- John Nash (architect)
John Nash (
18 January 1752– 13 May 1835) was an English architectresponsible for much of the layout of Regency London.
Lambeth, London as the son of a Welsh millwright, Nash trained with architect Sir Robert Taylor, but his own career was initially unsuccessful and short-lived. After inheriting a substantial fortune, he retired to live in Wales, but he lost much of his fortune through bad investments and was declared bankrupt in 1783. This forced him to resume work as an architect, focusing initially on the design of country houses, in a successful partnership with landscape garden designer, Humphry Repton; the pair would collaborate to carefully place the Nash-designed building in grounds designed by Repton. Eventually, Nash felt able to return to work in London, in 1792.
Nash came to work in
Irelandas an architect after 1793. He designed Caledon House, County Tyrone; Killymoon Castle, near Cookstown, County Tyrone, and Kilwater Castle, Larne, County Antrim. [cite web | title=John Nash | work=Dictionary of Ulster Biography | url=http://www.ulsterbiography.co.uk/biogsN.htm | accessdate=2008-07-09]
Nash's work came to the attention of the
Prince Regent(later King George IV) who, in 1811 commissioned him to develop an area then known as MarylebonePark. With the Regent's backing (and major inputs from Repton), Nash created a master plan for the area, put into action from 1818 onwards, which stretched from St James’s northwards and included Regent Street, Regent's Parkand its neighbouring streets, terraces and crescents of elegant town houses and villas. Nash did not complete all the detailed designs himself; in some instances, completion was left in the hands of other architects such as James Pennethorneand the young Decimus Burton. Nash was employed by the Prince to develop his Ocean Pavilion Palace in Brighton, originally designed by Henry Holland. By the early 19th century Nash finished his work on the Ocean Pavilion, which was now transformed into the Royal Pavilion. The Royal Pavilion still stands in Brighton today.
Nash was also a director of the
Regent's CanalCompany set up in 1812 to provide a canallink from west London to the River Thamesin the east. Nash's masterplan provided for the canal to run around the northern edge of Regent's Park; as with other projects, he left its execution to one of his assistants, in this case James Morgan. The first phase of the Regent's Canal opened in 1816.
Further London commissions for Nash followed, including the remodelling of Buckingham House to create
Buckingham Palace(1825-1835), plus the Royal Mewsand Marble Arch(originally designed as a triumphal archto stand at the entrance to Buckingham Palace. There is an urban myth which says that it was found to be too narrow for the royal State Coach and was moved in 1851 to its current location at the western end of Oxford Street). The arch was moved when the fourth wing was built, designed by Edward Blore, at the request of Queen Victoria whose growing family required additional domestic space. Marble Arch became the entrance to Hyde Park and The Great Exhibition.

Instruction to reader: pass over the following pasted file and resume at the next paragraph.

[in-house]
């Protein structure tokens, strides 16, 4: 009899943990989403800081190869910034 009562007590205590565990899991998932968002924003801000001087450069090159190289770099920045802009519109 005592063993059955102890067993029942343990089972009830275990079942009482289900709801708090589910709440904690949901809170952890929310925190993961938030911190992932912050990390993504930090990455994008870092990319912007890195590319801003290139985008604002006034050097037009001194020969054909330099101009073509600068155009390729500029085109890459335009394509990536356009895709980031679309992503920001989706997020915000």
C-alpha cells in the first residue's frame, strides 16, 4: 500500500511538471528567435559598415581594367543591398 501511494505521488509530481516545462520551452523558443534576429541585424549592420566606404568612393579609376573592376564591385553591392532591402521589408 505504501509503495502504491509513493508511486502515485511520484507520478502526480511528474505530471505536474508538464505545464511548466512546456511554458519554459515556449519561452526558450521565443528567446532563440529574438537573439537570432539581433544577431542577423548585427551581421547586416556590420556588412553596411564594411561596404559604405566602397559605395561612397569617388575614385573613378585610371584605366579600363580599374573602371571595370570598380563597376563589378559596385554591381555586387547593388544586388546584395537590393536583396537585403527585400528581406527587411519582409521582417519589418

Other London projects included:
St. James's Park
*the Church of
All Souls, Langham Place(1822-25)
Carlton House Terrace(1827-1833)
Outside London, his work included:
*rebuilding of the Royal Pavilion at
East Cowes Castleon the Isle of Wight– his home for many years
Blaise Hamlet, Bristol
Grovelands Park, Enfield, Middlesex
Llanerchaeron, Ciliau Aeron, Ceredigion
Foley House, Haverfordwest, Pembrokeshire
Cronkhill, near Shrewsbury, Shropshire. First Italianate villa in Britain.
Caerhays castle, Cornwall (1808) [Pevsner, Nikolaus "Cornwall"; "Buildings of England" series. (1951;1970) (rev. Enid Radclffe) ISBN 0-300-09589-9 Page 192]
Killymoon Castle, Cookstown, County Tyrone, Northern Ireland
Swiss Cottage, Cahir, County Tipperary, IrelandHe died and was buried at St James Church, Cowes. The changes wrought by John Nash on the streetscape of London are documented in the film, "John Nash and London", featuring Edmund N. Baconand based on sections of his book Design of Cities.
* [http://www.wisdomportal.com/Dates/1752Jupiter.html WisdomPortal.com]
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John Nash — may refer to: John Nash (architect) (1752–1835), Anglo Welsh architect John Forbes Nash, Jr. (born 1928), American mathematician, 1994 Nobel Economics laureate, subject of the book and film titled A Beautiful Mind John Nash (artist) (1893–1977),… … Wikipedia
John Nash — [John Nash] (1752–1835) an English ↑architect. He planned ↑Regent s Park in London, and the area around it, between 1811 and 1825 for the ↑Prince Regent, who later became King ↑George IV. He also design … Useful english dictionary
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